Risk Management: Fall Prevention and Intervention
A fall is defined as a sudden, unintentional change in position, which results in an individual either hitting the ground or another object below his or starting point (George, 2000). Falls are a major cause of significant injury and disability among older adults. It is estimated that as many as 75% of nursing home residents fall annually, twice as many as those living our communities.
Many falls are predictable, because a single cause can be identified in about one-third of falls. The two-third of the other falls has more than one risk factor involved and in the long-term care setting, residents are likely to have more than one risk factor for falls. Risk factors are either intrinsic or extrinsic.
Intrinsic risk factors include:
- Cardiovascular problems (such as dysrhythmia, hypotension, etc.)
- Medications such as analgesics, anti-anxiety, anti-convulsants, anti-depressants, anti-hypertensives, anti-psychotics, sedatives, etc.
- Neurological problems (such as cardiovascular accident, Parkinson’s disease, seizure disorder, etc.)
- Normal aging changes in gait due to loss of muscle mass and strength; includes decreased limb coordination, as well as the ability to raise feet very high
- Orthopedic problems (such as arthritis, status-post hip fracture, osteoporosis, osteomalacia, etc.)
- Pain, fear of falling, sleep disorders, and incontinence
- Psychological and cognitive factors, such as depression, apathy, delirium, Alzheimer’s disease, or other dementia
- Sensory or perceptual deficits that include age-related vision or hearing changes, dizziness, vertigo, etc.
- Medical conditions such as low blood pressure, stroke, Meniere's disease (affects the middle ear causing vertigo), poorly controlled diabetes, poorly controlled epilepsy, and thyroid problems.
Extrinsic risk factors include:
- Environmental considerations such as poor lighting, loose rugs, floor clutter or slippery floors, and beds or toilets without handrails.
- Poorly fitting shoes or walking barefoot
- Overly-long clothing
Because there are so many risk factors to consider, it is imperative for caregivers to identify quickly which ones pertain to each resident and then act upon them in order to minimize each resident’s potential for falling. Only by assessing the unique strengths, risks, and preferences of each individual resident can falls be prevented. Every care plan should accommodate the individual elder's preferences while balancing the safety goals with the goal of maintaining the highest level of independent function and mobility.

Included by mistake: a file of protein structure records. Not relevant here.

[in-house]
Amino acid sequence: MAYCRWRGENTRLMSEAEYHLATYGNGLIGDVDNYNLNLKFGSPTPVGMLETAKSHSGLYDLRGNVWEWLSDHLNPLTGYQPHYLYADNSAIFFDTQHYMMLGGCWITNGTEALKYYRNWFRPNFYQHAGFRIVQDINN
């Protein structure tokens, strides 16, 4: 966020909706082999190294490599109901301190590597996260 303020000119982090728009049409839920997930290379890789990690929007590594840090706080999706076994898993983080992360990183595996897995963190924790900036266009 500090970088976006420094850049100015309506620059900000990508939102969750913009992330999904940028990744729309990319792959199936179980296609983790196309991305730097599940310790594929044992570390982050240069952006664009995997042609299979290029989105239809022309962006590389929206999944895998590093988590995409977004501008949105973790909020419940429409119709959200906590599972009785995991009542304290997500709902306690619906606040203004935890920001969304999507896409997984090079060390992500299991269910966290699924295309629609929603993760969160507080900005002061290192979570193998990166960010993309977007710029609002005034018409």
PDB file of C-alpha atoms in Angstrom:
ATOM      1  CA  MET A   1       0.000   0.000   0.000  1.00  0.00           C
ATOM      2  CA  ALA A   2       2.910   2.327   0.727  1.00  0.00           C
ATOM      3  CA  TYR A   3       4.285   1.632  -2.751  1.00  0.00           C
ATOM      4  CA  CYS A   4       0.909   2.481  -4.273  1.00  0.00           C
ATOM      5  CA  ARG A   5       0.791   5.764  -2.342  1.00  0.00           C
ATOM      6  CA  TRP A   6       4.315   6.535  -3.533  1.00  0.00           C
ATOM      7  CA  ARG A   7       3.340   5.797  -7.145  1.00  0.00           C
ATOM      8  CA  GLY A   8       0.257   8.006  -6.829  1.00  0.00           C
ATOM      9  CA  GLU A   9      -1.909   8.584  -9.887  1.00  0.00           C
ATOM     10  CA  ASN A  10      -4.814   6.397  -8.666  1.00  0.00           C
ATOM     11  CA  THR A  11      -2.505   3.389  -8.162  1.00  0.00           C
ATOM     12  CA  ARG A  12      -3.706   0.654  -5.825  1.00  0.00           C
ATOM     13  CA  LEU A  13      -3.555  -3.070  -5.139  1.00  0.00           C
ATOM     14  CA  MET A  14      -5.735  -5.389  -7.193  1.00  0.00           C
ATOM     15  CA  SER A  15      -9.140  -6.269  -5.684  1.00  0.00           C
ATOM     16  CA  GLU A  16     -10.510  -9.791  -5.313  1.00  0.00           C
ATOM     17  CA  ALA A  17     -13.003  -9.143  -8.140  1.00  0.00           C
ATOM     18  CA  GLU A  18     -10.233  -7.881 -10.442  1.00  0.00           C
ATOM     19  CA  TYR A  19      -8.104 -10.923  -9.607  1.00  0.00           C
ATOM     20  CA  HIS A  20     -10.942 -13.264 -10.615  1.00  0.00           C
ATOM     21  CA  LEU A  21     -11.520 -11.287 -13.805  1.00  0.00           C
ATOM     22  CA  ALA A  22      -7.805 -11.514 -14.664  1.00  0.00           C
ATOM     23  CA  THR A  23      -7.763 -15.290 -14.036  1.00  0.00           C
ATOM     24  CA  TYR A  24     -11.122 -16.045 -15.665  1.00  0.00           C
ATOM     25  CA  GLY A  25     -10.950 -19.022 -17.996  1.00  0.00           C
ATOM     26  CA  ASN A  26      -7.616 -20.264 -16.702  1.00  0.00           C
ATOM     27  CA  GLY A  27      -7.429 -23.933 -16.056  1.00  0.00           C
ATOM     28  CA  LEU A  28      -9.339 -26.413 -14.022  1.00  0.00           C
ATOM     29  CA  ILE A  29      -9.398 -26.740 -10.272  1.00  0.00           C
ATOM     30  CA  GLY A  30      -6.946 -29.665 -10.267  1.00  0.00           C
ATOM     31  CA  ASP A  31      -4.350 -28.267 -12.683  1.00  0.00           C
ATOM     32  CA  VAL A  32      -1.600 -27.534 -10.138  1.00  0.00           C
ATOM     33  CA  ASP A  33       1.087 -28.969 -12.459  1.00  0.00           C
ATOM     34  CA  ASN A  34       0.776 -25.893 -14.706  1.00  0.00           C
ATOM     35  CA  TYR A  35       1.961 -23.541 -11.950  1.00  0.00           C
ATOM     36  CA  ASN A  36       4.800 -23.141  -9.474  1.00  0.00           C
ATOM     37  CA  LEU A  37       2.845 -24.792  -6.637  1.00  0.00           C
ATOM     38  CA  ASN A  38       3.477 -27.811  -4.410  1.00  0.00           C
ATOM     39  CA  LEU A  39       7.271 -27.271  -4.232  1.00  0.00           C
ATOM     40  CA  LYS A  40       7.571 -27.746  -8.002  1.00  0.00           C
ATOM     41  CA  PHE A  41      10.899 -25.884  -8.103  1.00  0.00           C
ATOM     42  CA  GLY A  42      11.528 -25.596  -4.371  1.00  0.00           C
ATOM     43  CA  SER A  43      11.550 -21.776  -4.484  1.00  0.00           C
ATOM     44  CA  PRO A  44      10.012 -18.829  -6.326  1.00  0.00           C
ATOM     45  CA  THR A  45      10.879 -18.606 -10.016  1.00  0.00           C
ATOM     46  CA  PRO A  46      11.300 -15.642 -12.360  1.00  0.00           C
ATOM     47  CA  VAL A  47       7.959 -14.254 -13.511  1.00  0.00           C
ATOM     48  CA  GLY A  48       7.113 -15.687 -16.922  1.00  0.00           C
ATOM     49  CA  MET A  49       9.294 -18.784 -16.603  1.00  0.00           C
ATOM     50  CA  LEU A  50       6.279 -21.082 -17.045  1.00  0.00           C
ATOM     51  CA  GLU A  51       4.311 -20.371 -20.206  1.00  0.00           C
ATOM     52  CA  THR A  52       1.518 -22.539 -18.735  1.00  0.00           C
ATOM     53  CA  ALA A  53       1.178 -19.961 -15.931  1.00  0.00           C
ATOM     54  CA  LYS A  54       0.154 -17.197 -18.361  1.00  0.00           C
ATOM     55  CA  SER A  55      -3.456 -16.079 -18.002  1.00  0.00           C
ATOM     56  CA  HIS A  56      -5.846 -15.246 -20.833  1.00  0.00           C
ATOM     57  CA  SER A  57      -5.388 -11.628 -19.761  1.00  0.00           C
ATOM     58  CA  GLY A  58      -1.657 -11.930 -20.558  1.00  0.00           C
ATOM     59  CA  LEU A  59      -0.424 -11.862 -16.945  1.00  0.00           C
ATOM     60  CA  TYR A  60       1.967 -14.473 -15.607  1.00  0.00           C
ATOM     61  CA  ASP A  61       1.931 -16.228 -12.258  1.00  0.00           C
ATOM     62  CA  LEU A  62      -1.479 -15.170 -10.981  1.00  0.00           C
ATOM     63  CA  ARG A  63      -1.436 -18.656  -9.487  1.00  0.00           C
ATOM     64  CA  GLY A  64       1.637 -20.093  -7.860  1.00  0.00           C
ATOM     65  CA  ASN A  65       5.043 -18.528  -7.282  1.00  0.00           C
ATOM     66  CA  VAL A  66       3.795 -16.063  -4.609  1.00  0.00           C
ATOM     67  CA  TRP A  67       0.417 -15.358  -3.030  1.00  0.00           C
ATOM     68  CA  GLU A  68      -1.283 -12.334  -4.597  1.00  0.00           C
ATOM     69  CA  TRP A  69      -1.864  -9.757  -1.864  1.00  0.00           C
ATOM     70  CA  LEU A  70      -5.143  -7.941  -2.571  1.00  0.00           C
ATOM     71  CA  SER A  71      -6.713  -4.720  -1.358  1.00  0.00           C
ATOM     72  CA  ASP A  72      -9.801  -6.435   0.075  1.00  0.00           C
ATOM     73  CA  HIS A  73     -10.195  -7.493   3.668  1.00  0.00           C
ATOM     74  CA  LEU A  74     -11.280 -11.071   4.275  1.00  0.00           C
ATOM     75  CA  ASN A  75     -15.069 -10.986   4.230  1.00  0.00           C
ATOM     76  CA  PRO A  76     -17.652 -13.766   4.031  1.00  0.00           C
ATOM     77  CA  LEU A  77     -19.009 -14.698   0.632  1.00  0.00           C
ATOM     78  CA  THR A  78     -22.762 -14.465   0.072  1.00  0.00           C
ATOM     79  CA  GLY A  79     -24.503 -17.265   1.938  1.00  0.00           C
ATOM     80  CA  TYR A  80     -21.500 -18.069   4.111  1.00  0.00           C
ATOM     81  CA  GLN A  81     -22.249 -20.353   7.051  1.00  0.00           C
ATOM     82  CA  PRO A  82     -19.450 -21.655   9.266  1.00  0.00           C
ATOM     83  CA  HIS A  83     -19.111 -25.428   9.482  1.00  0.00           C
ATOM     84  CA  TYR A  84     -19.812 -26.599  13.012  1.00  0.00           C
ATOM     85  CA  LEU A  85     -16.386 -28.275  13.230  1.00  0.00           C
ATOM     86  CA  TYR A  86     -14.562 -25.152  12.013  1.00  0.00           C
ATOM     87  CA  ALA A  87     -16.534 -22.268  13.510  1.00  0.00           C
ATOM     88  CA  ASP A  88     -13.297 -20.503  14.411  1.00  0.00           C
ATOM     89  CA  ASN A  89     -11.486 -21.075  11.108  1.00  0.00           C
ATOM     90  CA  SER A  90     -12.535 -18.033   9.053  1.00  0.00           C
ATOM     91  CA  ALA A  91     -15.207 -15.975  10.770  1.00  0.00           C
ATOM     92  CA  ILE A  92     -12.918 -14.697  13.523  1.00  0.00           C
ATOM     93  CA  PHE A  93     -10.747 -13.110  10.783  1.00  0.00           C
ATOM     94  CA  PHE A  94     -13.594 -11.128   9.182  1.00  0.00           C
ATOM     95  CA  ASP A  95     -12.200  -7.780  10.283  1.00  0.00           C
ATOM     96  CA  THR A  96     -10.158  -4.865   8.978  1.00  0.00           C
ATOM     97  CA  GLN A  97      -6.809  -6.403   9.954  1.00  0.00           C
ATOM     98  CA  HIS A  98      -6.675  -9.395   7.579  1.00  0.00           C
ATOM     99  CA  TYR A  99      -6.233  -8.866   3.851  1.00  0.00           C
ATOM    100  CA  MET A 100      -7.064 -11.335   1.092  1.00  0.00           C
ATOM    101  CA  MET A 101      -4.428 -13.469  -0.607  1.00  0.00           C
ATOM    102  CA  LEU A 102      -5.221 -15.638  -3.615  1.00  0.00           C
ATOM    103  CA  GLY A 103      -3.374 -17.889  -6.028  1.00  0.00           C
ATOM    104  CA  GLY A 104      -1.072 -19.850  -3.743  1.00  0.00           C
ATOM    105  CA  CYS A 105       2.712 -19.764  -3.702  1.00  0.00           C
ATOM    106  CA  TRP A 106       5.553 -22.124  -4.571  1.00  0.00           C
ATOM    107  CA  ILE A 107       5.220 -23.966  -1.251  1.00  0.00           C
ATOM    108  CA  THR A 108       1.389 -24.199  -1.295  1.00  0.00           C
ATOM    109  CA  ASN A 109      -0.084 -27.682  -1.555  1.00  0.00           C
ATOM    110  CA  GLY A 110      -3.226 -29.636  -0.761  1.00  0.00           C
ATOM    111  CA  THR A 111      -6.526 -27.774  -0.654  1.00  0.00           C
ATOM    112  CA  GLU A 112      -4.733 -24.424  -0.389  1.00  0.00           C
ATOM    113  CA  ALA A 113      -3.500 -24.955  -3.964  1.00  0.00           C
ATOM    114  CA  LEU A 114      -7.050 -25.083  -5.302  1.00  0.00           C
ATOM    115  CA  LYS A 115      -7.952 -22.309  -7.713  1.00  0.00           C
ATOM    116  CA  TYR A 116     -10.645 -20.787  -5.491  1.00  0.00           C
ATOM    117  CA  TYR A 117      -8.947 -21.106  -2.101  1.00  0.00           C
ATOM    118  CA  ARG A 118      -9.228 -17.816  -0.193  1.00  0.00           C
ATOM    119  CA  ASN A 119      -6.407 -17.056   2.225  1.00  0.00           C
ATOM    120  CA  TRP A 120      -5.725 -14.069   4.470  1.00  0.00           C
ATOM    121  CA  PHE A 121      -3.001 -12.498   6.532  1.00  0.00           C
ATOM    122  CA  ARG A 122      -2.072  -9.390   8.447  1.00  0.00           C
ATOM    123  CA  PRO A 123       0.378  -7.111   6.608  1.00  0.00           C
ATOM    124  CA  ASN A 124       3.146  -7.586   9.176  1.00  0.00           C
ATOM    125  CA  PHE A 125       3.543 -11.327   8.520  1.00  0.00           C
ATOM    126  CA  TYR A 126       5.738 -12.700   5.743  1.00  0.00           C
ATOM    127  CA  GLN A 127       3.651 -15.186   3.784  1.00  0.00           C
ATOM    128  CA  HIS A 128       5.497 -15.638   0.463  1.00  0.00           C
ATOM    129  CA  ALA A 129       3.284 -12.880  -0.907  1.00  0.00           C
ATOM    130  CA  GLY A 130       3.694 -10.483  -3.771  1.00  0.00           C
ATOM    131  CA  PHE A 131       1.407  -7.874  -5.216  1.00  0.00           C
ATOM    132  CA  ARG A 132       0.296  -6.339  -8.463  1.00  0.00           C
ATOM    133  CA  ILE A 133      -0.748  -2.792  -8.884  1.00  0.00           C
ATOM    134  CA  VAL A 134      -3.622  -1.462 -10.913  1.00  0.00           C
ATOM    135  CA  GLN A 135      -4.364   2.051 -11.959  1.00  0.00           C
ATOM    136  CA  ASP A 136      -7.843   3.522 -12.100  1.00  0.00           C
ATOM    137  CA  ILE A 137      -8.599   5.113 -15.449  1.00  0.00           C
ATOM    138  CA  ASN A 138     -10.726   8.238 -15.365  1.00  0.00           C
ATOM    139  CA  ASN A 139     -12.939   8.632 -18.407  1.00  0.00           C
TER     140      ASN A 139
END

Patient needs will change over time so continuous observations, even for subtle functional changes, need to guide revision of resident fall prevention plans. Reassessment of resident fall risks should be done at least every 3 months.
When falls occur, the post-fall assessment will often identify new risk factors and will suggest new interventions to prevent the next fall. New care plan interventions following the assessment must be communicated to staff. Ask yourself the following questions:
- Does all staff know about new interventions?
- Are all necessary assignments sheets updated or have staff only been informed orally?
- Is action being taken immediately instead of waiting for a formal assessment of the fall?
- Are the new interventions preventing falls for minimizing the risk of additional falls?
Sometimes there are situations where caregivers think they did all of the right things to minimize a resident’s fall potential, yet later were accused of not doing enough. It is important to make changes appropriate in your facility to prevent such situations.
To obtain further information about the programs Highland Risk Services offer, please contact us today at one of our two offices in Chicago at 847-832-9100 or Lansing at 517-676-7100.